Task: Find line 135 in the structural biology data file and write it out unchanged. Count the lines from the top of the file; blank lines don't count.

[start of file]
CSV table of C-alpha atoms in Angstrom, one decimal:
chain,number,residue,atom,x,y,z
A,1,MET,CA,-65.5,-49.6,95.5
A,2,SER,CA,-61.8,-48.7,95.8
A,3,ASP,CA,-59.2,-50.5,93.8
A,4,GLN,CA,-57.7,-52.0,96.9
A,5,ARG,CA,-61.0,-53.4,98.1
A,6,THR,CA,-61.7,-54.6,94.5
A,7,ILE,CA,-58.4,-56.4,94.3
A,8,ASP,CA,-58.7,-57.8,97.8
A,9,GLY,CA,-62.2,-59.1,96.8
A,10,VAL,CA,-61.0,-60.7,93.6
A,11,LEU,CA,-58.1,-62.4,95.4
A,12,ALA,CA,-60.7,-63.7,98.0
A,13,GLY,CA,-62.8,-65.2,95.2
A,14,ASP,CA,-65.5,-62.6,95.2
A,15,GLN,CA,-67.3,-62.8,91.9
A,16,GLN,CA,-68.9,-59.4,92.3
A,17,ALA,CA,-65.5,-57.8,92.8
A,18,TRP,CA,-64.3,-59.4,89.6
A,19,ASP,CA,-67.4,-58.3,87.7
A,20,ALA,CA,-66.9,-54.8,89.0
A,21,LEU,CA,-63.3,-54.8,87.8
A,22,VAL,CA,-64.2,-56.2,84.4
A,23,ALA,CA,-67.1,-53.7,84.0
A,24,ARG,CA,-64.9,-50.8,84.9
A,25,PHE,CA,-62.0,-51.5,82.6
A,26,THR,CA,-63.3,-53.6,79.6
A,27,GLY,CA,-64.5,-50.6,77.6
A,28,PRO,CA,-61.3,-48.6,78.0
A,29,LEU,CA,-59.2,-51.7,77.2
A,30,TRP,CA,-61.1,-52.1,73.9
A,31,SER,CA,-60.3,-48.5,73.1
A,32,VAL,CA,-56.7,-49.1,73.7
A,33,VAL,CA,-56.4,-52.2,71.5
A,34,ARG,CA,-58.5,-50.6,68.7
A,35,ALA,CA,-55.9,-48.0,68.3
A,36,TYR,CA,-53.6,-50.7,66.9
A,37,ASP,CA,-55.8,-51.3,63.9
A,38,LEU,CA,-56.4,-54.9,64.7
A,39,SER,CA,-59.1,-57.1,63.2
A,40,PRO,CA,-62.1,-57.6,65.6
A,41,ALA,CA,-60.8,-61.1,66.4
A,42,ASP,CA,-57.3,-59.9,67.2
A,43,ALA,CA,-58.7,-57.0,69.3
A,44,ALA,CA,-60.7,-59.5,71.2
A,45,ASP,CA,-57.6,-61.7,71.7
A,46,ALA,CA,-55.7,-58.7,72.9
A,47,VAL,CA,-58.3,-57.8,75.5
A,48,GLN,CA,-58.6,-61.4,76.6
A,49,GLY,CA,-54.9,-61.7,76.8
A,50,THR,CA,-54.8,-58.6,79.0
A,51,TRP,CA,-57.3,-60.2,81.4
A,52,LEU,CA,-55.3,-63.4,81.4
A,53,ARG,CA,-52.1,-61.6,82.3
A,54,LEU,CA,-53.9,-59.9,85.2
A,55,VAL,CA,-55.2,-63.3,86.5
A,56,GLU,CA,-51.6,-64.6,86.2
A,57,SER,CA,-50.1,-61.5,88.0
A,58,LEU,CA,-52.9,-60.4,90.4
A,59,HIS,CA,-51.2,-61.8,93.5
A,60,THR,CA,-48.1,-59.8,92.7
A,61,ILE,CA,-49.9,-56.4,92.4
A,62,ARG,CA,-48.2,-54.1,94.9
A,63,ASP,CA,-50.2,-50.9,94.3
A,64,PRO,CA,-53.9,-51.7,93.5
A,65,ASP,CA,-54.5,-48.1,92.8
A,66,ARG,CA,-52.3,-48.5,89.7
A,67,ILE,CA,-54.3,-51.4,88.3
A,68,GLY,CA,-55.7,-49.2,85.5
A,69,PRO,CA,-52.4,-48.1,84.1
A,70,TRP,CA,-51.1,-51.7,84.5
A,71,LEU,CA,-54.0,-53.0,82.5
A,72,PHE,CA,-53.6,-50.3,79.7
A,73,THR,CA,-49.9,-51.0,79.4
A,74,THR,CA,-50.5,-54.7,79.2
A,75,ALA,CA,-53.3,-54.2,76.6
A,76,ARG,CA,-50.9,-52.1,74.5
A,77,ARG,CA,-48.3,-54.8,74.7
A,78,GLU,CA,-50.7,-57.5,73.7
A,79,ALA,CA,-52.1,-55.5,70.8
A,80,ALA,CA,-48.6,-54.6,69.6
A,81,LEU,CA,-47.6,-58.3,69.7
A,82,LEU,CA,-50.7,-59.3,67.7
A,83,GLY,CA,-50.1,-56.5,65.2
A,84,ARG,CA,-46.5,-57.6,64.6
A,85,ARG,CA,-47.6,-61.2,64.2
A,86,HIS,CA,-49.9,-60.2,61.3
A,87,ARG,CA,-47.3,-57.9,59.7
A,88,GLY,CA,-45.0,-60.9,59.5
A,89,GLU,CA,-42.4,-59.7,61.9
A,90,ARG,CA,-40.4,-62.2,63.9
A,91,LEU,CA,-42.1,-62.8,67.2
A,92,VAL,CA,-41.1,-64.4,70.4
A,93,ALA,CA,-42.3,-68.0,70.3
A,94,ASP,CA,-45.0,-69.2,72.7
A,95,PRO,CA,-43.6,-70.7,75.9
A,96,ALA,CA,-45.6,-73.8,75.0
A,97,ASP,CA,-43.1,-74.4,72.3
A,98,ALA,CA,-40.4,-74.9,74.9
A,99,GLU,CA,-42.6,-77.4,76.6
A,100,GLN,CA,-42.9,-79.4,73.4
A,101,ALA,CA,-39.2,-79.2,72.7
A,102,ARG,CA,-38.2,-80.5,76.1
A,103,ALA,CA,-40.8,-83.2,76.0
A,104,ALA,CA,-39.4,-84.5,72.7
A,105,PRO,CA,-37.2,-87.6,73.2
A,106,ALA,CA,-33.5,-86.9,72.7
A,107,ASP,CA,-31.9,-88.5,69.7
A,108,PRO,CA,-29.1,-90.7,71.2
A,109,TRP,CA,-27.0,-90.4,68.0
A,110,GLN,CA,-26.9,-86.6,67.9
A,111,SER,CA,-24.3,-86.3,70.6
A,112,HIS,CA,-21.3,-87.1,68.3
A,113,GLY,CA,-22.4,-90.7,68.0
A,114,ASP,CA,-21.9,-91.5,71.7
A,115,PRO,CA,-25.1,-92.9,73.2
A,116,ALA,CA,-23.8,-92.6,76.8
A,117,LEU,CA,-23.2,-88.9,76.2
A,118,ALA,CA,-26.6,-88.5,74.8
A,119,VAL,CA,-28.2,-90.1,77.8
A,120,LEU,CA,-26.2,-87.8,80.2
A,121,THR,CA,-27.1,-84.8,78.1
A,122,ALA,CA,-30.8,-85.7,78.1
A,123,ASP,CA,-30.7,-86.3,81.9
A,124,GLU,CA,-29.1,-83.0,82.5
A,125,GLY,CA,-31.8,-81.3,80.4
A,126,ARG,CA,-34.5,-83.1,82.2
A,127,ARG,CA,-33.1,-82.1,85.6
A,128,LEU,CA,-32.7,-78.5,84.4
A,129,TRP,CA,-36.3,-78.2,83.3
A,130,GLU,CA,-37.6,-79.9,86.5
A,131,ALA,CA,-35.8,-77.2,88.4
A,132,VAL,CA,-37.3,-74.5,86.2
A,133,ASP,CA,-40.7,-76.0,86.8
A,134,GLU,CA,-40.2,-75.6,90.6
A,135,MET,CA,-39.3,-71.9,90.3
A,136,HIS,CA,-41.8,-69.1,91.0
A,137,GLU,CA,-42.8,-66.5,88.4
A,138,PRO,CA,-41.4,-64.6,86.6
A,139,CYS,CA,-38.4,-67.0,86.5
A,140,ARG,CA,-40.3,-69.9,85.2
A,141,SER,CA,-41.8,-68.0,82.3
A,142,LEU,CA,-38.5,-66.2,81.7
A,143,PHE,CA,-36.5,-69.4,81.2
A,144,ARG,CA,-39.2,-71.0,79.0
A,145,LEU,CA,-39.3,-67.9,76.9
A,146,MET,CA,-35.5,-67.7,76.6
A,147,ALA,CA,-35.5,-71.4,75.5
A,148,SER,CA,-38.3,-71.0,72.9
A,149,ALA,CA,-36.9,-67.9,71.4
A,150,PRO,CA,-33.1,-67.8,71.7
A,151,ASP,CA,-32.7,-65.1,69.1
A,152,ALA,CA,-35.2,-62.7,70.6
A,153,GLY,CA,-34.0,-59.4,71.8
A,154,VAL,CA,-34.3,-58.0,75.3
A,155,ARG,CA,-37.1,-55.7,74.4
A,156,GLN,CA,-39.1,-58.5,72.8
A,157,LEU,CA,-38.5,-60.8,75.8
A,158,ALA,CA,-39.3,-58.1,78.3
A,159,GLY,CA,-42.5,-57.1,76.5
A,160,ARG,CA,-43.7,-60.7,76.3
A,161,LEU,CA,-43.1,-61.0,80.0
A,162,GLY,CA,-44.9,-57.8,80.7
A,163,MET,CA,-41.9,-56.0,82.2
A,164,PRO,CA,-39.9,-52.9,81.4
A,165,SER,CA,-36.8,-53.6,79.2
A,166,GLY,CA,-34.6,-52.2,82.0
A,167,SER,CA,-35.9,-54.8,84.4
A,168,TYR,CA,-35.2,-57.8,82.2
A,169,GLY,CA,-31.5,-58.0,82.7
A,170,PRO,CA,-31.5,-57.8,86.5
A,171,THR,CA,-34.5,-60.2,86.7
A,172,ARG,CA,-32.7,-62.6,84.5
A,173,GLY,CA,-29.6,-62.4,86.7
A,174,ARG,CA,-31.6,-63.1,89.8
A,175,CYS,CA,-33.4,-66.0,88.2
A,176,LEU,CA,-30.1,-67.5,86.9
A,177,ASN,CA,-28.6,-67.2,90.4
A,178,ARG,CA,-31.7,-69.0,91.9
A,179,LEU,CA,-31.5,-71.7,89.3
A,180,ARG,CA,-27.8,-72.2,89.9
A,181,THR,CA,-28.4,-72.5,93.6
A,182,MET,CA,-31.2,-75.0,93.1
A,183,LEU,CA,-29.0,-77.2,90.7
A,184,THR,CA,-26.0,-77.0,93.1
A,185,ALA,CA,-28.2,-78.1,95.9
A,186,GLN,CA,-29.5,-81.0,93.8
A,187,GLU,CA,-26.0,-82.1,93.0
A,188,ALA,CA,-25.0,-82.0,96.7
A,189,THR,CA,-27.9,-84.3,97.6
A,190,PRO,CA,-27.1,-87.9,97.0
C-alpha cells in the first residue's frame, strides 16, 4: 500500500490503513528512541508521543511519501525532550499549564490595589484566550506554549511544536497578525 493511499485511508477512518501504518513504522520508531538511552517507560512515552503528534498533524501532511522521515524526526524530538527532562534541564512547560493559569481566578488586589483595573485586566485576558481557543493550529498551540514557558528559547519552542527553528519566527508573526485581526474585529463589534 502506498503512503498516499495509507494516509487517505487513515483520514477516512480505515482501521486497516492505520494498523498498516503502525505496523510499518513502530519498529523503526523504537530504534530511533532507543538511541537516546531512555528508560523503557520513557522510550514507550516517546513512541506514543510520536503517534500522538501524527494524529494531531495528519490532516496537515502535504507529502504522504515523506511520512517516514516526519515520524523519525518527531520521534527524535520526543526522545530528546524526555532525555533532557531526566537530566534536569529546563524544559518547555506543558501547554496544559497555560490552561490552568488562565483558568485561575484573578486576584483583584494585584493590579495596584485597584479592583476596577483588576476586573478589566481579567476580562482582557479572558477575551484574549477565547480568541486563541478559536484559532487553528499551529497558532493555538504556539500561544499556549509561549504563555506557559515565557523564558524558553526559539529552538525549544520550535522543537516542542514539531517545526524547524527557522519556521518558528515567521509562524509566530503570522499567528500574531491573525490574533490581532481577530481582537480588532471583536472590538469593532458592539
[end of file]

A,133,ASP,CA,-40.7,-76.0,86.8